Atica had no advocates on her journeys and stays in Hatash. Braxas’ signal wasn’t strong enough and he couldn’t travel with her. She always felt so alone on her birthday. Ten marked a special time for Marmoothians. They were no longer ibishbies, babies. If their parents decided, a ten-year-old could be sent to trade school. Most parents waited until their children reached Entignastia, twelve years of age, the age of reasoning, but the Klaufk Dals made it clear to Atica that as soon as they returned to their township, she would be sent away and earn her share for the family that had sacrificed so much for her. Today was not a day of celebration for Atica.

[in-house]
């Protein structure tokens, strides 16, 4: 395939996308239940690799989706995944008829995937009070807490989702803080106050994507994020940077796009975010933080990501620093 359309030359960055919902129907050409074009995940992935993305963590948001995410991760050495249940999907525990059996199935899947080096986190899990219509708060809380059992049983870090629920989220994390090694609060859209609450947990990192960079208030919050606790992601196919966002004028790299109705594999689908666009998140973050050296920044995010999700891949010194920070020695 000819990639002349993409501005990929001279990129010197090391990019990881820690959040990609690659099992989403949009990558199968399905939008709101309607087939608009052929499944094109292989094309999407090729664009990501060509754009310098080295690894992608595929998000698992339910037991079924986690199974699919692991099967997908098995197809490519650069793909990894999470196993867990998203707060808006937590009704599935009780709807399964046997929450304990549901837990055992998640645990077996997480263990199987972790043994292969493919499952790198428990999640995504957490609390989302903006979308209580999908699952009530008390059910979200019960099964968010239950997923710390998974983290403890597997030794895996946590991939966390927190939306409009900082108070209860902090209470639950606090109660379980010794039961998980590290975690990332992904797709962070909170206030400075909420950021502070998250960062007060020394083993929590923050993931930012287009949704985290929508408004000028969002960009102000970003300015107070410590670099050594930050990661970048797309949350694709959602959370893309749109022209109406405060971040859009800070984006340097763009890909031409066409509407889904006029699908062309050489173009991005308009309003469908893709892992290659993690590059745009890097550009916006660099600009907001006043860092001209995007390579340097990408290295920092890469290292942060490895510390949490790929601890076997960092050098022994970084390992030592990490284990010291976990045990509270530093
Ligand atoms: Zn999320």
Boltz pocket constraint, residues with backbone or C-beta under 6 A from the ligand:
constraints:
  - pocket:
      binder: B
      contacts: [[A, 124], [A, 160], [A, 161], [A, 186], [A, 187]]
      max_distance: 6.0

Mata G helped Atica dress that morning. She wore the traditional birthday clothes for females, a long sweeping grey dress with a cream-colored, crocheted half-sweater over top, grey slippers and a halo of purple flowers that rested upon her head. The clothes were striking on the copper girls of Marmooth, but they paled on Atica, leaving her washed out. Just another reminder of who she was. Once properly attired, the Matas guided Atica through the city streets to the center of town. They followed the procession of all the celebrators. First, they were presented to the Mayor, who crinkled her nose up at Atica, but politely acknowledged her with a nod of her bejeweled head. Next, they were presented to the Grand Master, who was less of a snob and embraced Atica as he did all the birthday children. And lastly, they were led to tables filled with gifts, cakes, and punch. For the first three years, Atica had always sat with a boy named Ito, but today, she sat next to a girl named Ostare. She glanced around at the other tables, but Ito was nowhere to be found. Her heart sank a little. They weren’t exactly friends and he hadn’t always been friendly to her, but he was familiar. Atica preferred consistency now. Soon, her life would be in chaos.